One of the first things that you need to pick up to make your day hikes more enjoyable is a backpack. Backpacks allow you to carry all of your essential gear items while keeping your hands free to help you balance and power up the trail.
A decent day hiking backpack should be between 15-35 liters in volume. Be sure to try on a few to see which ones are the most comfortable to wear as you work to find the right backpack for your day hiking trips.
Arguably the most important piece of gear that you’ll buy is your hiking footwear. This piece of gear is how you’ll keep your feet comfortable and safe as you hike. There are two main styles for footwear when it comes to day hiking:
- Hiking boots
- Trail runners
Hiking boots are heavier than trail runners, but often time provide more ankle support and have soles that last a lot longer. If you’re prone to rolling your ankles, hiking boots are likely your best bet for footwear.
But, if you’re mostly concerned about getting down the trail quickly, trail runners aren’t a bad option either. While thinner than hiking boots, their soles still offer plenty of traction and are great to hike in because they feel like a tennis shoe rather than a bulky boot.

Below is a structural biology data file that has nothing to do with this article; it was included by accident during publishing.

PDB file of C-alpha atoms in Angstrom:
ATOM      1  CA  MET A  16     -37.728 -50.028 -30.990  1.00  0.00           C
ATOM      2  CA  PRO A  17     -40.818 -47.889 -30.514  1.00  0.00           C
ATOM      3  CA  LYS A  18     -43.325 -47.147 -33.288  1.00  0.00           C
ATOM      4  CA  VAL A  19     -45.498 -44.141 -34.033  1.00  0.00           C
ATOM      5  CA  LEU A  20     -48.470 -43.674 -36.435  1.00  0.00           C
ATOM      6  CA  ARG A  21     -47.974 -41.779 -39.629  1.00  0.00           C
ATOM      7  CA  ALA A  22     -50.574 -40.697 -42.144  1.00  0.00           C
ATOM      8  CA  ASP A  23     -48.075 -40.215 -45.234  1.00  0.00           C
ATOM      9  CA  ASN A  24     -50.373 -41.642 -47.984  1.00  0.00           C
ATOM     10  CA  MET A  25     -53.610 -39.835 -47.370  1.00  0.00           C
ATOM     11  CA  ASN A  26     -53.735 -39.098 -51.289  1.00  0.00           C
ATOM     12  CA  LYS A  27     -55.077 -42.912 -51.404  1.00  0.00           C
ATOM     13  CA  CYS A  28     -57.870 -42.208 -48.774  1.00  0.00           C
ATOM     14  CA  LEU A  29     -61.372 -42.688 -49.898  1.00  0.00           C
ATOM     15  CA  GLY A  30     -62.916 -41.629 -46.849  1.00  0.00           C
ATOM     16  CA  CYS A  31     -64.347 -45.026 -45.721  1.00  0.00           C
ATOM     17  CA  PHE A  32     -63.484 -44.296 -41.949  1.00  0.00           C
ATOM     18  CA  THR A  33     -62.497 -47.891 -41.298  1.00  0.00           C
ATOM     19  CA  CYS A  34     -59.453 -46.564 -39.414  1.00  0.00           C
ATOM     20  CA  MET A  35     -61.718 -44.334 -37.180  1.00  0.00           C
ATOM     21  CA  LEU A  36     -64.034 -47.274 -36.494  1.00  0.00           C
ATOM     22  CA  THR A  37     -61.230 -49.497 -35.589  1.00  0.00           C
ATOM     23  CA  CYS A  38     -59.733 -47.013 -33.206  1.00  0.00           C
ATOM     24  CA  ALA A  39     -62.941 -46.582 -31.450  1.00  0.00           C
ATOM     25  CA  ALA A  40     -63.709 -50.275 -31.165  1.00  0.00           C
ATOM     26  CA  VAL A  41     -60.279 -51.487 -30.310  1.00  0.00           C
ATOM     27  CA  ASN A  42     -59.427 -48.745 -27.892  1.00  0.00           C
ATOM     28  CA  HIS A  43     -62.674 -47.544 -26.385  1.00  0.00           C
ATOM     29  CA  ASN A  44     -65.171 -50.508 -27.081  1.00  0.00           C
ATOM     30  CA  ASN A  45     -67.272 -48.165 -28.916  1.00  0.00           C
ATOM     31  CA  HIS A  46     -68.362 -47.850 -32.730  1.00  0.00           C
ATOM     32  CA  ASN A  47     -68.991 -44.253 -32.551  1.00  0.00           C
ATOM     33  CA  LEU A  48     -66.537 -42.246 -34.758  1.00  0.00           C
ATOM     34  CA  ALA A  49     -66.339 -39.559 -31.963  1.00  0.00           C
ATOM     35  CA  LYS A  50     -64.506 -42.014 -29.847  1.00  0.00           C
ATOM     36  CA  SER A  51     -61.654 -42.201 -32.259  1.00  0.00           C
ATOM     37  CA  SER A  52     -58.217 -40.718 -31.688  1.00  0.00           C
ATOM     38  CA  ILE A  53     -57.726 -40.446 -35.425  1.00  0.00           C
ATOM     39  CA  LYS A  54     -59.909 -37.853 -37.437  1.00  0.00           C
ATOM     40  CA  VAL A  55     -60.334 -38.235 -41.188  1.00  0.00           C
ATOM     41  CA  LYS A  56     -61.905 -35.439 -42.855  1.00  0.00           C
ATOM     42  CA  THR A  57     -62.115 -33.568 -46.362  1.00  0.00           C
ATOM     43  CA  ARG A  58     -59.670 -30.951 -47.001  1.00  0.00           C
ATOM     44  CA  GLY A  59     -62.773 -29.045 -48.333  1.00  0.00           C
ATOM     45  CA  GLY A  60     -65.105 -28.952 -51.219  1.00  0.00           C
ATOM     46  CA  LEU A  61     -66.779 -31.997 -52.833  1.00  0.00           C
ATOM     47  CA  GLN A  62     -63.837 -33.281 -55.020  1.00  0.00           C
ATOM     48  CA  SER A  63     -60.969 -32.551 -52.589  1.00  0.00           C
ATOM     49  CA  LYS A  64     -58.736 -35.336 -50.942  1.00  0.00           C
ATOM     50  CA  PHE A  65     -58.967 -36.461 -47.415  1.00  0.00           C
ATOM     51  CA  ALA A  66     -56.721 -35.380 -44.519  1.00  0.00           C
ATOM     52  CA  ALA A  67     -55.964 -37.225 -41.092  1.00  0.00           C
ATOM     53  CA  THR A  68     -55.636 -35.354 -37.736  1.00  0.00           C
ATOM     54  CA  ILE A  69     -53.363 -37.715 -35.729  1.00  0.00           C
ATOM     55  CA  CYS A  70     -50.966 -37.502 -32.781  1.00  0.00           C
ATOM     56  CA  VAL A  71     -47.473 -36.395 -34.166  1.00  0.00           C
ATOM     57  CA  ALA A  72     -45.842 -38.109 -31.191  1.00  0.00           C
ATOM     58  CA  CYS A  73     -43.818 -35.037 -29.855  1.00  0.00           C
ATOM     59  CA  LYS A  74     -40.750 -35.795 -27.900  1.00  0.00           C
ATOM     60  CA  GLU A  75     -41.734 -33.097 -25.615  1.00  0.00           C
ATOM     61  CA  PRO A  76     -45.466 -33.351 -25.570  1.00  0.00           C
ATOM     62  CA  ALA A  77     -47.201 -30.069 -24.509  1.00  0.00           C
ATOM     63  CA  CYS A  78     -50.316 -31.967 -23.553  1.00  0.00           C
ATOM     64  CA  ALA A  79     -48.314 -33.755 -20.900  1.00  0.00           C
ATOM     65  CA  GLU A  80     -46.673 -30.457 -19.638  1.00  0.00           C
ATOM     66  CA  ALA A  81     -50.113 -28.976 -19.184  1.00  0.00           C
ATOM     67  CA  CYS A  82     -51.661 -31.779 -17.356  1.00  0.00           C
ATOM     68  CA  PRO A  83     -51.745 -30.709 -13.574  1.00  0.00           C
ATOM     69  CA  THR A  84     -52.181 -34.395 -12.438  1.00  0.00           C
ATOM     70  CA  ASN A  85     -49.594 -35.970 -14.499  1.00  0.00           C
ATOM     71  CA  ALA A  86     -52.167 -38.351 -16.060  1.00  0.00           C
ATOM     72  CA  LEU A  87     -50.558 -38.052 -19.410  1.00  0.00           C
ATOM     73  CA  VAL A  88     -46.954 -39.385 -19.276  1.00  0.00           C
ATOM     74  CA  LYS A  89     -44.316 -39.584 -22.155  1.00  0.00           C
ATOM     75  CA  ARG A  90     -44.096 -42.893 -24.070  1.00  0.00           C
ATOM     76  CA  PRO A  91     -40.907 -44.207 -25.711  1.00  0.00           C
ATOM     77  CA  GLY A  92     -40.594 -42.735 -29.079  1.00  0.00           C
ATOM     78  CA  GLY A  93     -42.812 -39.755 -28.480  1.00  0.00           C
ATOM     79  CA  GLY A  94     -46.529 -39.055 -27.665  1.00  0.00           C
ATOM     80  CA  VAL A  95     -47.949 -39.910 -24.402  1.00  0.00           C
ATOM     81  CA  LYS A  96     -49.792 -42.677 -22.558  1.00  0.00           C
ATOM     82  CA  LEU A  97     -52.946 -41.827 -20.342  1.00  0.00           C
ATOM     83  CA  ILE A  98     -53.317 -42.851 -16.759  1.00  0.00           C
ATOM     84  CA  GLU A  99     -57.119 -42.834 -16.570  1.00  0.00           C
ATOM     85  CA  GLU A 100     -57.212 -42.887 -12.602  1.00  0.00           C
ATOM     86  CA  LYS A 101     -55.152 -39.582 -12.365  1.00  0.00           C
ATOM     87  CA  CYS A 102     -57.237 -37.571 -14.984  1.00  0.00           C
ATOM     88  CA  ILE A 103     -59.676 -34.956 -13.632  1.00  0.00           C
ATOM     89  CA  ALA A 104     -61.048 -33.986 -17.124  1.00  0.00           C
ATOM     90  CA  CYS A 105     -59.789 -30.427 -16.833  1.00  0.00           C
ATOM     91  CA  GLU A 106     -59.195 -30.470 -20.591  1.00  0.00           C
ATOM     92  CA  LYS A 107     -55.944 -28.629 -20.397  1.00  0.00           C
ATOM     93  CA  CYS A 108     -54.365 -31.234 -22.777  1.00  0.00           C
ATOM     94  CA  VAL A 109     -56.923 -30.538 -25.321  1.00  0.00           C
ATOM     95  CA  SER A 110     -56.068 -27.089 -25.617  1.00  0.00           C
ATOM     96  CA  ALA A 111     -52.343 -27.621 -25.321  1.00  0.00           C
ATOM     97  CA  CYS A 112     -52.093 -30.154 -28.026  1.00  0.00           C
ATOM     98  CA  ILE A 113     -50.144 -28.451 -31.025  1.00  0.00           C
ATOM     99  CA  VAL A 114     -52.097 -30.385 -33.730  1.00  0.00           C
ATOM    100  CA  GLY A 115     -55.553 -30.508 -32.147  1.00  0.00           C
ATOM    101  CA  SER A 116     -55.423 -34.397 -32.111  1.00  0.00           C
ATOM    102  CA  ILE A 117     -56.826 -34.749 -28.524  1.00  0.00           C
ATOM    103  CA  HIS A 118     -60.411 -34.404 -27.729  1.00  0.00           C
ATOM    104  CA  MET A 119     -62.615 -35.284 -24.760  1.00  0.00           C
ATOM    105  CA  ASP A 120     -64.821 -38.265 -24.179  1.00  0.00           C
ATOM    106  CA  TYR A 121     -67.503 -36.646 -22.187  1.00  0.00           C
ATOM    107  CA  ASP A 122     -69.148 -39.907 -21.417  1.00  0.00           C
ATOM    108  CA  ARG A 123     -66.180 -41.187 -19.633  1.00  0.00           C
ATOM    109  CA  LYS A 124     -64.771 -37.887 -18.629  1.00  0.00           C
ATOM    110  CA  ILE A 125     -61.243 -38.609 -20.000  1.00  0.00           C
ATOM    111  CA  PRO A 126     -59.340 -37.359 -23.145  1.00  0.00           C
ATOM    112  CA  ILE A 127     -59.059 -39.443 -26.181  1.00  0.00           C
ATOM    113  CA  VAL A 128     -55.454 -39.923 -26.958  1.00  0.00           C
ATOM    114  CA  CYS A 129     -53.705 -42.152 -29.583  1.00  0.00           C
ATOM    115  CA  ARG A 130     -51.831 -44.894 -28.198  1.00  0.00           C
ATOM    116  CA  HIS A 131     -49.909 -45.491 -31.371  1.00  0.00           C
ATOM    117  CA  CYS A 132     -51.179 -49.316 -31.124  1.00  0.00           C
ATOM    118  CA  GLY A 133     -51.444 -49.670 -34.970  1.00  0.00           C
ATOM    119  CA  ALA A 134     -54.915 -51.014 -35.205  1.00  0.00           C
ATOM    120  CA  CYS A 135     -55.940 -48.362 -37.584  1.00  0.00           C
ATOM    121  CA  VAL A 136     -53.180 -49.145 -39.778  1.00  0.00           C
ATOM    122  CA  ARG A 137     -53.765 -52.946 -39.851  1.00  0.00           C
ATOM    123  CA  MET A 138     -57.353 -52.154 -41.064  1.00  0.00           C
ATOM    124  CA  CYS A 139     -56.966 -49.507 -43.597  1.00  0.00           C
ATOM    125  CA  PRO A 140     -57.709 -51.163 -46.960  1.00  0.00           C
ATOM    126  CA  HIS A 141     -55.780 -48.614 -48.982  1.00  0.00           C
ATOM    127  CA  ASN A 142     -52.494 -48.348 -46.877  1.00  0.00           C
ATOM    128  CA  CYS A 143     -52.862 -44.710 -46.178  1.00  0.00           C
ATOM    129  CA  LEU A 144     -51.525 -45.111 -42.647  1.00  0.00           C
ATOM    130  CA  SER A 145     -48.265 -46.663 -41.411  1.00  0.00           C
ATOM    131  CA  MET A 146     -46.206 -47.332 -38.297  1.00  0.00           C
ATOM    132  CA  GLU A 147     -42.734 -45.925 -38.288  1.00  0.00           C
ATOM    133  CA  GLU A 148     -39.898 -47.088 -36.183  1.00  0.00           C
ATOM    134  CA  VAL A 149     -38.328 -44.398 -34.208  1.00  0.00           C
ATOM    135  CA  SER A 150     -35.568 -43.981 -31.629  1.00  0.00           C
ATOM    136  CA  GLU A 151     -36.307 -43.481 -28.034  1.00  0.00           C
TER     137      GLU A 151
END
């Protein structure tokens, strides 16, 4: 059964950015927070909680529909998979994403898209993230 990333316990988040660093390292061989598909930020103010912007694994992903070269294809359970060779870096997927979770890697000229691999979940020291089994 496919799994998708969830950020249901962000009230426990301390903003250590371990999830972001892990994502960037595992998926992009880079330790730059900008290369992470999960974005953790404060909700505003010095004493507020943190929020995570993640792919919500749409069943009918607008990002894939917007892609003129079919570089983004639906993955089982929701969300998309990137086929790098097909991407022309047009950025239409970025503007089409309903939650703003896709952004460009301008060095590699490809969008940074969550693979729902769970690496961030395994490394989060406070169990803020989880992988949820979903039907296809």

One of the biggest game changers when it comes to day hiking are trekking poles. These lightweight hiking aids have several benefits and uses. When using trekking poles while hiking, you’re getting your upper body involved which will help you hike more efficiently. They also give you added balance for when you’re hiking through tricky sections. When going downhill, trekking poles help to relieve your knees as they can be leaned on for extra support. And, in an emergency situation, they can be used to help create an emergency shelter, self-defense, as well as first aid!
Going for a day hike is easy. Going for a day hike and coming back to where you intended to come back to is tricky. Especially if you don’t have a way to navigate. Navigation systems can vary pretty widely depending on your skill level and budget. The simplest and cheapest way to navigate is with a map and compass. Learning how to use these effectively is pretty simple, but it’s imperative that you feel confident with your map and compass skills before you hop on a trail for a day hike.
Another easy way to navigate while day hiking is by using an app on your phone. AllTrails, Guthooks, and Gaia are all tried and true hiking apps that allow you to not only find trails to hike on, but also will allow you to download the maps ahead of time so that you don’t have to depend on a cell signal to pull your map up. The biggest downside about only depending on your phone is that if your phone battery dies while you’re hiking, you lose out on your navigation system. So, mitigate this problem by bringing along a map and compass so in case your phone goes down, you still have a means to navigate while hiking.